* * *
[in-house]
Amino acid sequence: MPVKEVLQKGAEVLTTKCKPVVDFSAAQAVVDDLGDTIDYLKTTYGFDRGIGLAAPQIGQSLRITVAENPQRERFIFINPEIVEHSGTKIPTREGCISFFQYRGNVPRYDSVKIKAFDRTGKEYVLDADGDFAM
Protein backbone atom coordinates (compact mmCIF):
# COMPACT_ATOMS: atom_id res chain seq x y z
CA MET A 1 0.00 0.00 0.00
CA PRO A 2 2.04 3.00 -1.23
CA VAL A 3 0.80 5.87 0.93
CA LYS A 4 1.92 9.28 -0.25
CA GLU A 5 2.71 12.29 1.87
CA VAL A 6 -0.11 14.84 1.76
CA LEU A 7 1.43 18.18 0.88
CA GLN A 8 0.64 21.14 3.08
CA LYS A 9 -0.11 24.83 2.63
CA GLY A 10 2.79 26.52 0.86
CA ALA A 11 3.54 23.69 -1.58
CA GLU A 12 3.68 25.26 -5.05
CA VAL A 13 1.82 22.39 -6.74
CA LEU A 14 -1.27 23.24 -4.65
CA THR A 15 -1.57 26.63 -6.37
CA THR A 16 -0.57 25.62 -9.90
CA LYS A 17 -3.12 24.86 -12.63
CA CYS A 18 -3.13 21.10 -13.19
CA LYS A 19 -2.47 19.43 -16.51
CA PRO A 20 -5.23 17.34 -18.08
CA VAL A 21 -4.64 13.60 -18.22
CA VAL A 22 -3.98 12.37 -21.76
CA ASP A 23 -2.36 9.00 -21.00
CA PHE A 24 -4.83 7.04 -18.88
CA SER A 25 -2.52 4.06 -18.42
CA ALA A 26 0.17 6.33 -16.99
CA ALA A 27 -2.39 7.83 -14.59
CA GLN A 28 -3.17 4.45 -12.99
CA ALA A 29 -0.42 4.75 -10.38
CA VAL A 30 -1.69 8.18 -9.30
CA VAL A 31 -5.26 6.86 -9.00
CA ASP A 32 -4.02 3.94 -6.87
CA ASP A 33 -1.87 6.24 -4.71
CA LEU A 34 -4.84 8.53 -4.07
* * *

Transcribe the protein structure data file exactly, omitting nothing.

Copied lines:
[in-house]
Amino acid sequence: MPVKEVLQKGAEVLTTKCKPVVDFSAAQAVVDDLGDTIDYLKTTYGFDRGIGLAAPQIGQSLRITVAENPQRERFIFINPEIVEHSGTKIPTREGCISFFQYRGNVPRYDSVKIKAFDRTGKEYVLDADGDFAM
Protein backbone atom coordinates (compact mmCIF):
# COMPACT_ATOMS: atom_id res chain seq x y z
CA MET A 1 0.00 0.00 0.00
CA PRO A 2 2.04 3.00 -1.23
CA VAL A 3 0.80 5.87 0.93
CA LYS A 4 1.92 9.28 -0.25
CA GLU A 5 2.71 12.29 1.87
CA VAL A 6 -0.11 14.84 1.76
CA LEU A 7 1.43 18.18 0.88
CA GLN A 8 0.64 21.14 3.08
CA LYS A 9 -0.11 24.83 2.63
CA GLY A 10 2.79 26.52 0.86
CA ALA A 11 3.54 23.69 -1.58
CA GLU A 12 3.68 25.26 -5.05
CA VAL A 13 1.82 22.39 -6.74
CA LEU A 14 -1.27 23.24 -4.65
CA THR A 15 -1.57 26.63 -6.37
CA THR A 16 -0.57 25.62 -9.90
CA LYS A 17 -3.12 24.86 -12.63
CA CYS A 18 -3.13 21.10 -13.19
CA LYS A 19 -2.47 19.43 -16.51
CA PRO A 20 -5.23 17.34 -18.08
CA VAL A 21 -4.64 13.60 -18.22
CA VAL A 22 -3.98 12.37 -21.76
CA ASP A 23 -2.36 9.00 -21.00
CA PHE A 24 -4.83 7.04 -18.88
CA SER A 25 -2.52 4.06 -18.42
CA ALA A 26 0.17 6.33 -16.99
CA ALA A 27 -2.39 7.83 -14.59
CA GLN A 28 -3.17 4.45 -12.99
CA ALA A 29 -0.42 4.75 -10.38
CA VAL A 30 -1.69 8.18 -9.30
CA VAL A 31 -5.26 6.86 -9.00
CA ASP A 32 -4.02 3.94 -6.87
CA ASP A 33 -1.87 6.24 -4.71
CA LEU A 34 -4.84 8.53 -4.07